Malnutrition is associated with an increased risk of falls and impaired activity in elderly patients in Dutch residential long-term care (LTC): A cross-sectional study

Jacques Neyens*, Ruud Halfens, Marieke Spreeuwenberg, Judith Meijers, Yvette Luiking, George Verlaan, Jos Schols

*Corresponding author for this work

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Purpose of the study: Falls are frequent in LTC, with considerable health consequences. This study explores the relationship between malnutrition, activity, and falls in Dutch LTC residents and the influence of nutritional intervention on this relationship. Design and methods: A secondary data analysis of a cross-sectional, multi-center point prevalence and incidence measurement. Setting: 81 LTC settings in The Netherlands. Participants: 6.701 LTC residents aged 65 and older; mean age 84; 70% female. Prevalence measurements of nutritional status and activity, and a 30 days incidence measurement of falls. Results: Of all participating residents, 9.8% sustained at least one fall, and 22.8% was malnourished. Malnourished residents were more often a faller (odd ratio (OR) 1.78; p <0.01) and inactive (OR 1.7, p <0.01) than non-malnourished residents. Multivariate analysis confirmed the relation between malnutrition and fallers, without interference of activity. In the malnourished group with nutritional intervention, the percentage of fallers was lower than in the malnourished group without nutritional intervention (OR 0.738; p = 0.056). Implications: Malnutrition is associated with an increased risk of being a faller and with impaired activity in Dutch LTC residents. Malnourished residents who receive nutritional intervention have a lower risk of being a faller.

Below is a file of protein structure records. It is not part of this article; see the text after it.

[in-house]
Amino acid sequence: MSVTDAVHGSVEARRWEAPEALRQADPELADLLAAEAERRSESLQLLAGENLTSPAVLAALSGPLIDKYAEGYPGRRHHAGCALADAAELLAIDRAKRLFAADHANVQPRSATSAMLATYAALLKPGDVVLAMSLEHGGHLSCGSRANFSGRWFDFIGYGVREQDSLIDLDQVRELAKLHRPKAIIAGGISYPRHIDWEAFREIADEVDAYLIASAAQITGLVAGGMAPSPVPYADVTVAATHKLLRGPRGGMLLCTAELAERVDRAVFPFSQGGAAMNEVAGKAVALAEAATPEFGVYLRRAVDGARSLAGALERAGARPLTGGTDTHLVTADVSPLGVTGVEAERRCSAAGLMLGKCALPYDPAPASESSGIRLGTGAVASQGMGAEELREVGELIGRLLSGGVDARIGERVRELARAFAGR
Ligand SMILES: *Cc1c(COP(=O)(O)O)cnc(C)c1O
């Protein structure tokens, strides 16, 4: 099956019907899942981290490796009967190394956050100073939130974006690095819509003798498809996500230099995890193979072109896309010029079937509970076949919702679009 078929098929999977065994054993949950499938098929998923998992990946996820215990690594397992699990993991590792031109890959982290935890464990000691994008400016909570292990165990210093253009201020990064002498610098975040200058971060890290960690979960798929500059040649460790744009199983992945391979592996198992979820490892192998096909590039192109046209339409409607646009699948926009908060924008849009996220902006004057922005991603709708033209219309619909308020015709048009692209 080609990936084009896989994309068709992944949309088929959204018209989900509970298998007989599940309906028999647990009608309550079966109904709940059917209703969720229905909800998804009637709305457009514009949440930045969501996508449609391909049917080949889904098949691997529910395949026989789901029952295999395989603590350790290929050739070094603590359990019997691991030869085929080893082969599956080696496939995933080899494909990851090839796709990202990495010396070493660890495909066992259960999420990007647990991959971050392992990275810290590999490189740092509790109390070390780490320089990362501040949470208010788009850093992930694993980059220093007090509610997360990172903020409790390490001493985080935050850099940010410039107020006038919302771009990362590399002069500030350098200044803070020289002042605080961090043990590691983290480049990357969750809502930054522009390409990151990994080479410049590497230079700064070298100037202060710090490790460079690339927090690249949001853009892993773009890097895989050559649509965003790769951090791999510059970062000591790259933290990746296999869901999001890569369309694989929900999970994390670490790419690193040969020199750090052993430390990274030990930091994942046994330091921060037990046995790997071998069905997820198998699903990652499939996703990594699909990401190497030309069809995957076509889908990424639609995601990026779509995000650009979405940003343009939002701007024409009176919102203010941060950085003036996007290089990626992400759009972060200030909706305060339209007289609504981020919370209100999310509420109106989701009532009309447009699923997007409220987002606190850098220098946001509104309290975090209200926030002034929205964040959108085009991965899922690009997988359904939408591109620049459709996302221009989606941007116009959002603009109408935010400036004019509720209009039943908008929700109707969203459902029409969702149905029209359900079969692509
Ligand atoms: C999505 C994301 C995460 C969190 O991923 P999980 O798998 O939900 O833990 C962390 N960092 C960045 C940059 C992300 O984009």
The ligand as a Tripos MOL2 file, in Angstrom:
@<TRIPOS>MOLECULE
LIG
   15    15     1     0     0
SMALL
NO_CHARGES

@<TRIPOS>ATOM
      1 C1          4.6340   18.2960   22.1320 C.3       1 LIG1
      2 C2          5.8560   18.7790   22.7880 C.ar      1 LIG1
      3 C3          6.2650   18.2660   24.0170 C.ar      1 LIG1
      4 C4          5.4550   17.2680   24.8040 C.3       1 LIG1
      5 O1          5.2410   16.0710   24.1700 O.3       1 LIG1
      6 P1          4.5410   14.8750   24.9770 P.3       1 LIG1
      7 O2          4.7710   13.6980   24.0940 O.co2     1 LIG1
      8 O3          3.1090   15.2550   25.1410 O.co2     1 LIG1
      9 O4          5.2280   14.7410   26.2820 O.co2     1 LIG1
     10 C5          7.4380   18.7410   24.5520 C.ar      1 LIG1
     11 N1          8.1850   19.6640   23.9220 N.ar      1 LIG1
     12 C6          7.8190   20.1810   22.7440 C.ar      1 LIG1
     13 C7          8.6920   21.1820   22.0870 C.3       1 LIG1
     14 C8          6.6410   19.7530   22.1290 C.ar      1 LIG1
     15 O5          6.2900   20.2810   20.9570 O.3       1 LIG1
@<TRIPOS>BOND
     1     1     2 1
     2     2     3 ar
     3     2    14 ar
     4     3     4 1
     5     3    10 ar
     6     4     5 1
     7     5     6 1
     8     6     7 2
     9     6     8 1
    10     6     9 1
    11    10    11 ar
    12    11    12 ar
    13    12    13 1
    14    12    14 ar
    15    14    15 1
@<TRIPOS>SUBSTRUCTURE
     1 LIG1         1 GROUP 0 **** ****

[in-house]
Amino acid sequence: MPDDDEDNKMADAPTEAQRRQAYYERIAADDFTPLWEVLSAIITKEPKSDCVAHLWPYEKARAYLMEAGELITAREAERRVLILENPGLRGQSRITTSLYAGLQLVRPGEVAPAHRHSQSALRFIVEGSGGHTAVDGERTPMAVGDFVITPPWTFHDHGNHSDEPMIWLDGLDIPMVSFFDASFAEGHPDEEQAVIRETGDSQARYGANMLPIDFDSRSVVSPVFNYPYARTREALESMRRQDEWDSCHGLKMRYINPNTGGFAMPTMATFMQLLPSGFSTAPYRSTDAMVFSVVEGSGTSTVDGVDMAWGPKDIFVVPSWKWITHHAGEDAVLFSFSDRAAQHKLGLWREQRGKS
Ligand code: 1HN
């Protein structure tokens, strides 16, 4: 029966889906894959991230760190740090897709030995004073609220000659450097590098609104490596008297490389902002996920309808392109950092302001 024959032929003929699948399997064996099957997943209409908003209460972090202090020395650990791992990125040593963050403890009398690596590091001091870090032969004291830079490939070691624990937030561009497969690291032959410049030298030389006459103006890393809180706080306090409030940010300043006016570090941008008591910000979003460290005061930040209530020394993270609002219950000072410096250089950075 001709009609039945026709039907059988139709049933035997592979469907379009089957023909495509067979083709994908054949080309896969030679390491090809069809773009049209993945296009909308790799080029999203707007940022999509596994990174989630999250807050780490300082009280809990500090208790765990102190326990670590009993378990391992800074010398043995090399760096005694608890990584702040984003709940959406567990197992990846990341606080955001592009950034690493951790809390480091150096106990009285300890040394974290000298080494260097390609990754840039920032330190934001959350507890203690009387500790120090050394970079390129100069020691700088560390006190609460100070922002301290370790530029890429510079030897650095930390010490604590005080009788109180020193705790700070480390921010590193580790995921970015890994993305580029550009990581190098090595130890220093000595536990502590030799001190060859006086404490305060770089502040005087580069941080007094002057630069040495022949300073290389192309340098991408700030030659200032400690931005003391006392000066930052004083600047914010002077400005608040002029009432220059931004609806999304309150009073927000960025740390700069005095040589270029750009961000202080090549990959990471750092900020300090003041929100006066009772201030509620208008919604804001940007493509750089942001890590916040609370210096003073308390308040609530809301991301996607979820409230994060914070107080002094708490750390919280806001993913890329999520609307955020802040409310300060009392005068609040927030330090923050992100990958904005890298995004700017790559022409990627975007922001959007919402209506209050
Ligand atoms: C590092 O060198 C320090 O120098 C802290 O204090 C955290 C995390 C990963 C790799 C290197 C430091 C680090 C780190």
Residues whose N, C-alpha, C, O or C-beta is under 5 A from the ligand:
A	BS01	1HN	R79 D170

Original languageEnglish
Pages (from-to)265-269
JournalArchives of Gerontology and Geriatrics
Issue number1
Publication statusPublished - 2013


  • Nutrition
  • Mobility
  • Falls
  • Relationship

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